This is something I hate and I will NEVER get used to that. NEVER. People spit here all the time. On the street, in the office (into a trash can), in the toilet, sometimes on board of the train. What is worse than that it’s this hawking sound that precedes the spitting. I’m wincing even as I’m thinking about it right now. I used to think that it was because of the pollution here but spitting is common in every place, pollution or not. I’m not sure why people here love to clear their throats so much but I feel it’s more related to people’s habits rather than outside factors.

Also, another thing I may add here is cutting nails in public spaces, such as subway or the company office. I hear the sound of nail clippers almost every day.

5. Chaotic traffic

Traffic in China is very disorganized (although I must admit that it has improved over the past few years and nowadays can see more police officers trying to contain the traffic). In most places, there’s a special lane for bicycles and electric bikes to ride on (two-wheeled vehicles cannot drive together with cars, the police might stop you if you do that). However, the bike lanes are often occupied by walking people, because the sidewalk is occupied by parked bicycles and electric bikes. Pedestrian will often walk on these lanes and even on the road, so that the car drivers need to be on constant alert in order to avoid hitting someone. Cars usually don’t jump the lights, but electric bikes usually do (so pedestrians have to be on constant alert as well). Especially dangerous are the takeout delivery men – they are on the clock and pay attention to no one. In short, even if you have green you should look around to see if there are no vehicles approaching (usually, there are). Also, I’m not sure why, but car drivers in China cannot seem to stay on one lane and have to change it all the time, so if you’re riding a bus, make sure to hold the handrail tightly because at any minute something (a pedestrian, bike, another car) could cross the path of the bus and cause it to brake hard.

traffic6. Red tape everywhere and shifting responsibility on other people

This topic is so broad that I will have to dedicate a whole blog post to it…

7. Squat toilets

Squat toilets are very common in public spaces here in China (public restrooms, school and universities, restaurants, train/bus stations). In their homes (in cities), people will usually have sitting toilets.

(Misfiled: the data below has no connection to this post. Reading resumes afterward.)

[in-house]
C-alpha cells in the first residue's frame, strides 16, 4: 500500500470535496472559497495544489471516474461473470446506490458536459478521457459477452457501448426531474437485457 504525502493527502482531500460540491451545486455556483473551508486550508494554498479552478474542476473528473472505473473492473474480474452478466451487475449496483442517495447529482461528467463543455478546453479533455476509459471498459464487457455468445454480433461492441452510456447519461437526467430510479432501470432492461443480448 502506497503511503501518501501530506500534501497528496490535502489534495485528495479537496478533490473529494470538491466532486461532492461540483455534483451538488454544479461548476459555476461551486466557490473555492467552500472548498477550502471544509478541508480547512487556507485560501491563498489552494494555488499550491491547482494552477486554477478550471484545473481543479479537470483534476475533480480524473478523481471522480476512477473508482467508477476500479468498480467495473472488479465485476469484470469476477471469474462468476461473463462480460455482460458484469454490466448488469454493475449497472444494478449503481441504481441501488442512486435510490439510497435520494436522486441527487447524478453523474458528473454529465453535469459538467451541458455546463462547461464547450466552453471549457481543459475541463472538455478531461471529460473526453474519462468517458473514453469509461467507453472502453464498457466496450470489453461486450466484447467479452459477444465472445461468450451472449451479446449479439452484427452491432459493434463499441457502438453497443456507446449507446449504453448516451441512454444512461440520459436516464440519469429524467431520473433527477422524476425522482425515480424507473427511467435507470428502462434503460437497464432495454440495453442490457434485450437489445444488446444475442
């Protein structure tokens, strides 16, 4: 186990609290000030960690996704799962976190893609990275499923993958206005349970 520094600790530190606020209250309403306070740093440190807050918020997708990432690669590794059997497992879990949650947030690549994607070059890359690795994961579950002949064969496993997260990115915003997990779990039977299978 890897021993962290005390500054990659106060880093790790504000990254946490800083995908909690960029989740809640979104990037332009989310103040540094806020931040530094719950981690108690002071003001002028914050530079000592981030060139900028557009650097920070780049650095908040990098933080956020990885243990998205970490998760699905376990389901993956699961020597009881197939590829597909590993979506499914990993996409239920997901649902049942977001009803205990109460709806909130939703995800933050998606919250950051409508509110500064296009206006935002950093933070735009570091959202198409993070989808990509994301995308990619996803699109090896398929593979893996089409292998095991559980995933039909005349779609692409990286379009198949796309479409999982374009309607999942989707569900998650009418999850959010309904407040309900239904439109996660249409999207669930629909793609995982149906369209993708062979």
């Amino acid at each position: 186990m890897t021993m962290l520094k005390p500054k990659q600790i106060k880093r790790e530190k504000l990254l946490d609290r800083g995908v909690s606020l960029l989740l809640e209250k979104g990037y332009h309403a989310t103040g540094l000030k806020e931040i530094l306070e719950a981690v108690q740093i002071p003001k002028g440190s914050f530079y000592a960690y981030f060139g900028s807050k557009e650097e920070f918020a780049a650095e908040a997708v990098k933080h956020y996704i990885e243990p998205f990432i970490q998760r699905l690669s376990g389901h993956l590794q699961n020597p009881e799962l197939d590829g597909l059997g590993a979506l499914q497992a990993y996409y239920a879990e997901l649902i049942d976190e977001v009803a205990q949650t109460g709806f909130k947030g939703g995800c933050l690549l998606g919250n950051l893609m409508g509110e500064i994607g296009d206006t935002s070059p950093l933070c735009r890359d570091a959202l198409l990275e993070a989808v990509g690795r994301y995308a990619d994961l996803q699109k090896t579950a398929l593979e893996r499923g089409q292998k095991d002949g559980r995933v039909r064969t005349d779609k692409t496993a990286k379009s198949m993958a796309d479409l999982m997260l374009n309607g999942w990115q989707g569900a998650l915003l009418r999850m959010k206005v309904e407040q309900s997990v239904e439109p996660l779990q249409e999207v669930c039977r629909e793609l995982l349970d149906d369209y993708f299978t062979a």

At the beginning I hated squat toilets, but then I came to appreciate them – they’re far more hygienic than sitting toilets and even if they are dirty, you can still use them and not worry about touching anything. If I have a choice between a squat or sitting toilet in a public restroom, I will choose the former. However, it takes some time to get used to them and I guess it’s different for everyone; for me, it took a week because the dorm I was staying in had squat toilets. However, some people live in apartments equipped with a sitting toilet from the beginning, so they might never wake up to the advantages of squat toilets.

8. People ask you a lot of questions

Where are you from? How long have you been here? Are you a student? Which university? Woow, your Chinese is soo good! Do you have a husband? Do you have children? At what age do people in your country get married?

Those questions were entertaining in the beginning, but now I’m honestly just trying to cut the conversation short and get my way out of it. It also depends on who’s asking them, if someone I’m in the middle of the conversation with, then it’s fine, but a random person in the subway – no, thank you.

Also, people here will often stare at foreigners and sometimes take photos of them without asking; in some instances, they do ask if they can take a picture with you but I usually decline – I really don’t feel comfortable with an idea of a stranger having my pictures. I used to agree in the beginning but not because I didn’t mind, but because I lacked assertiveness.

That’s all for today’s list! If you are in China, maybe the things mentioned here are familiar to you, or maybe you’re planning to come here – you can take the above list and prepare yourself mentally for the China experience!